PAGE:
In the current startup ecosystem of India where so many new startups are joining the industry and where it has become comparatively easy to get funded by venture capitalists, it was like moving around in a familiar world while reading this book by key decision makers of the Google - with somewhat different startup culture. In fact, Google has been so indispensable to a person's average daily life that he uses Google's product in a way or another: be it Android devices such as phones, tablets or camera or using Gmail and chrome browser or searching for anything on the web. But, then Rome was not built in a day. It took them few years and efforts of many creative persons to be where they stand today. In the book 'How Google Works', Eric Schmidt, Jonathan Rosenberg, and Alan Eagle have described in detail what does it take to build one of the most successful startups. We all have been curious at one time or another about the work culture or ethos of companies such as google. Well, this book describes those things in a lucid manner, things which were hitherto only heard as social media posts.

'How Google Works' by Eric Schmidt and Jonathan RosenbergEric Schmidt was brought to Google by the investors as it was thought that It would be good to have a person experienced in business who will be mentoring co-founders of google with purely engineering background. Being himself an engineer, a Ph.D. from UCB, Eric could understand the focus that was given to engineers in Google. In fact, Larry Page insisted that engineers should be more than fifty percent of the total workforce. Jonathan had a degree in economics and had experience in managing products at Excite @Home, before joining Google and leaving in 2011 as SVP of products.

The book has been divided into six sections - Culture, Strategy, Talent, Decisions, Communications and Innovation. In the introduction of the book, authors talk about top-down and bottom-up management approach. The theme is that never impose ideas on anyone. Give space to all the employees, so that the ideas can flow both ways. What Larry Page used to say is that let us go and talk to engineers, they must have some idea for this problem. In the same section, authors talk about the 'smart creatives' - a phrase used too frequently throughout the text but conveys a lot of meaning about the type of people working in Google. To quote the authors themselves : "A smart creative has deep technical knowledge in how to use the tools of her trade and plenty of hands-on experience. She is analytically smart. She is business smart. She is competitive smart. She is user smart. A smart creative is a firehouse of new ideas that are genuinely new. She is curious creative. She is risky creative. She is self-directed creative. She is open creative. She is thorough creative. She is communicative creative."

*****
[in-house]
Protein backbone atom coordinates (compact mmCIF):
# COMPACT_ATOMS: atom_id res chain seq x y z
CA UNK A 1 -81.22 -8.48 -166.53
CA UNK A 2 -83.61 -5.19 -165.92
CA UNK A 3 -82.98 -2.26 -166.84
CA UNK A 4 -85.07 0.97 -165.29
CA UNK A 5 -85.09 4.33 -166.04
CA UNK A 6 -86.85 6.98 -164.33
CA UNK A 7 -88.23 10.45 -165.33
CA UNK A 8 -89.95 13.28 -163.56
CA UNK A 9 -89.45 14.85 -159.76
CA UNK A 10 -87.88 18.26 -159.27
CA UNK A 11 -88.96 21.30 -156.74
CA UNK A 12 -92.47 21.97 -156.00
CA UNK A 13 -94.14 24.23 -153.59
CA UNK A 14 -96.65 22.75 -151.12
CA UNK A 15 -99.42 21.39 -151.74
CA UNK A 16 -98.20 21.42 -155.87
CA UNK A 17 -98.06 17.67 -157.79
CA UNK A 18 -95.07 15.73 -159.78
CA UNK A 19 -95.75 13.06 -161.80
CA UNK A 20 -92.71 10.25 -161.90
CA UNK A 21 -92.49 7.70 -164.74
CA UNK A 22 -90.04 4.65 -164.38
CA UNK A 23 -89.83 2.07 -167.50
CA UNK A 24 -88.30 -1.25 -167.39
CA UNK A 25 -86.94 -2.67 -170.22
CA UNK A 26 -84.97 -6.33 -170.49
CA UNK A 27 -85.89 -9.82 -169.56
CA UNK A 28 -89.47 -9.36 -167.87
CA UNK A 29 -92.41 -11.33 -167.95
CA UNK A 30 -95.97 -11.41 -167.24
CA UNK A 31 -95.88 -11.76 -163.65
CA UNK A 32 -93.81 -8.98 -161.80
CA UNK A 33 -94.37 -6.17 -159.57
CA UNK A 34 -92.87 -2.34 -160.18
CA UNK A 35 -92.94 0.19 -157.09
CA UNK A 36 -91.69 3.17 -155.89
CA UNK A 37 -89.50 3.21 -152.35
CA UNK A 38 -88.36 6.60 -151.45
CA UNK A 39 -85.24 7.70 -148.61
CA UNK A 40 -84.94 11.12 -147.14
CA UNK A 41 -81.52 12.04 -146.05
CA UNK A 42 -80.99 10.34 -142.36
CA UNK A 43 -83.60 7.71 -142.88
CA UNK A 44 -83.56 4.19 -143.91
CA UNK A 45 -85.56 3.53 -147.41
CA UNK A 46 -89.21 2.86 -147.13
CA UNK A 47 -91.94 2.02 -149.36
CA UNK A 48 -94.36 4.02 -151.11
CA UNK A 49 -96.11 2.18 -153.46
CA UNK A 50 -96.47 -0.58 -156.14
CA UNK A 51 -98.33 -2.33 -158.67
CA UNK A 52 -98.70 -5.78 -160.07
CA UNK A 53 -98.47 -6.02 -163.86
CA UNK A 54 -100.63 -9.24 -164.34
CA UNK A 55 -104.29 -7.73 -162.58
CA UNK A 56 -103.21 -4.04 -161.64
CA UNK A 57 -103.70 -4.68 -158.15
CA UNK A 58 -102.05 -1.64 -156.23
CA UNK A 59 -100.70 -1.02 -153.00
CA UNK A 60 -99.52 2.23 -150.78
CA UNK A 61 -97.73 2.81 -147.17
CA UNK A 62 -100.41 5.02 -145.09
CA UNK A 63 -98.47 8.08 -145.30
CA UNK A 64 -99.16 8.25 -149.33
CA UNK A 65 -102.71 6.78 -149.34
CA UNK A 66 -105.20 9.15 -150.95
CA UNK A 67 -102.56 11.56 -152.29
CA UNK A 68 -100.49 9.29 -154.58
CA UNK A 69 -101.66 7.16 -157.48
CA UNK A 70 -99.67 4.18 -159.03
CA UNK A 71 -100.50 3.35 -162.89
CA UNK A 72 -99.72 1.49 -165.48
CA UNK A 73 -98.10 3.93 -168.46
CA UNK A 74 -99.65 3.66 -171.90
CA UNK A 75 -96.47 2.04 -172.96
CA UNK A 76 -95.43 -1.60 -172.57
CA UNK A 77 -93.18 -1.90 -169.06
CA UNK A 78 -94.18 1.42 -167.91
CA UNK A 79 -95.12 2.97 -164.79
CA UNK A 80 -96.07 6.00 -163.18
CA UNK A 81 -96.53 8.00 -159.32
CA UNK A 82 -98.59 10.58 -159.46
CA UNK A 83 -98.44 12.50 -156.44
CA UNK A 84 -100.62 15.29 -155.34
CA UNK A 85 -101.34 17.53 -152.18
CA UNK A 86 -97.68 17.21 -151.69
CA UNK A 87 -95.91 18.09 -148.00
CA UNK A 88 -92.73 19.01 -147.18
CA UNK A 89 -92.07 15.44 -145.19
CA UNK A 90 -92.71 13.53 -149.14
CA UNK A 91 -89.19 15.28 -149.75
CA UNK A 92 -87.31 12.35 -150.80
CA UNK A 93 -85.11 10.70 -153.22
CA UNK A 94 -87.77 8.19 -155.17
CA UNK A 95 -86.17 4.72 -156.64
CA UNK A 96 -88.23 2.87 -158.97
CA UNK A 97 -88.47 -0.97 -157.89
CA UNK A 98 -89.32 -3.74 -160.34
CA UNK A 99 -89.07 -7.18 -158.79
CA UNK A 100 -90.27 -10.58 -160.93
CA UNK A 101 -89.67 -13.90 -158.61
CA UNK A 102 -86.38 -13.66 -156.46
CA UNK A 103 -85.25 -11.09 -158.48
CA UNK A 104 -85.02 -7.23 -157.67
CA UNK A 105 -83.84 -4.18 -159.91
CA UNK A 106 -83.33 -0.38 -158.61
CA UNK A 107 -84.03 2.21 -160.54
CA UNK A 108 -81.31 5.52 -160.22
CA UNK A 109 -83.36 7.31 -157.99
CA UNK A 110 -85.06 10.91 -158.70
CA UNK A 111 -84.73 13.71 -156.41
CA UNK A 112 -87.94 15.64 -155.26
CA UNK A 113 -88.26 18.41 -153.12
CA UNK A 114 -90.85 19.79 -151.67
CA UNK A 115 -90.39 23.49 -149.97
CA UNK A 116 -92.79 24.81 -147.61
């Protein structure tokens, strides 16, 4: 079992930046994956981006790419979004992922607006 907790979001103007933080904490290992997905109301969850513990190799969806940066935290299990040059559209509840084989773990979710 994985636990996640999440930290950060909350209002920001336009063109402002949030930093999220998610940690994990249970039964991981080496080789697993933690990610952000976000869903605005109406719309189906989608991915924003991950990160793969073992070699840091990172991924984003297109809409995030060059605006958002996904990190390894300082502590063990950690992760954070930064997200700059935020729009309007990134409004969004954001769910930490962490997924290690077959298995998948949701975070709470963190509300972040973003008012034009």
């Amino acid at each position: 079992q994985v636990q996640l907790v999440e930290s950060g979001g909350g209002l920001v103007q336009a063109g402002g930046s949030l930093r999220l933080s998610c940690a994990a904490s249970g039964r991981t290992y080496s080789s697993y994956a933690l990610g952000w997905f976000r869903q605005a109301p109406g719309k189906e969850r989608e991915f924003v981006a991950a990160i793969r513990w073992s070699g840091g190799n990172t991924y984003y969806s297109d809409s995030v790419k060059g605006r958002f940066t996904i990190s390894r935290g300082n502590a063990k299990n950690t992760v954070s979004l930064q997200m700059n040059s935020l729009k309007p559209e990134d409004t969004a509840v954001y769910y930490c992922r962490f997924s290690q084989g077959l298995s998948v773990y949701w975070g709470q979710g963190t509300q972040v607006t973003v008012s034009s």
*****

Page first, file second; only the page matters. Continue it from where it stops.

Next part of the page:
Talking about the google culture, authors say that before you convince others about your slogans, you must believe themselves. They should not be empty words composed to impress the outsiders. This was the reason why co-founders included a letter to prospective equity holders while going for the IPO, although SEC initially said that it does not convey any useful information about the IPO. On one day, while talking about what one should wear at Google, Eric said, "You must wear something." Eric talks about the facilities provided to the Googlers. He is of the opinion that when you have rockstars in your team, you should give them things like free food, good computers etc. In a technology company, any employee should get the benefit of infinite computing power available. Eric also says that messiness is not that bad, but it is a virtue if it is accompanied by creativity and innovation.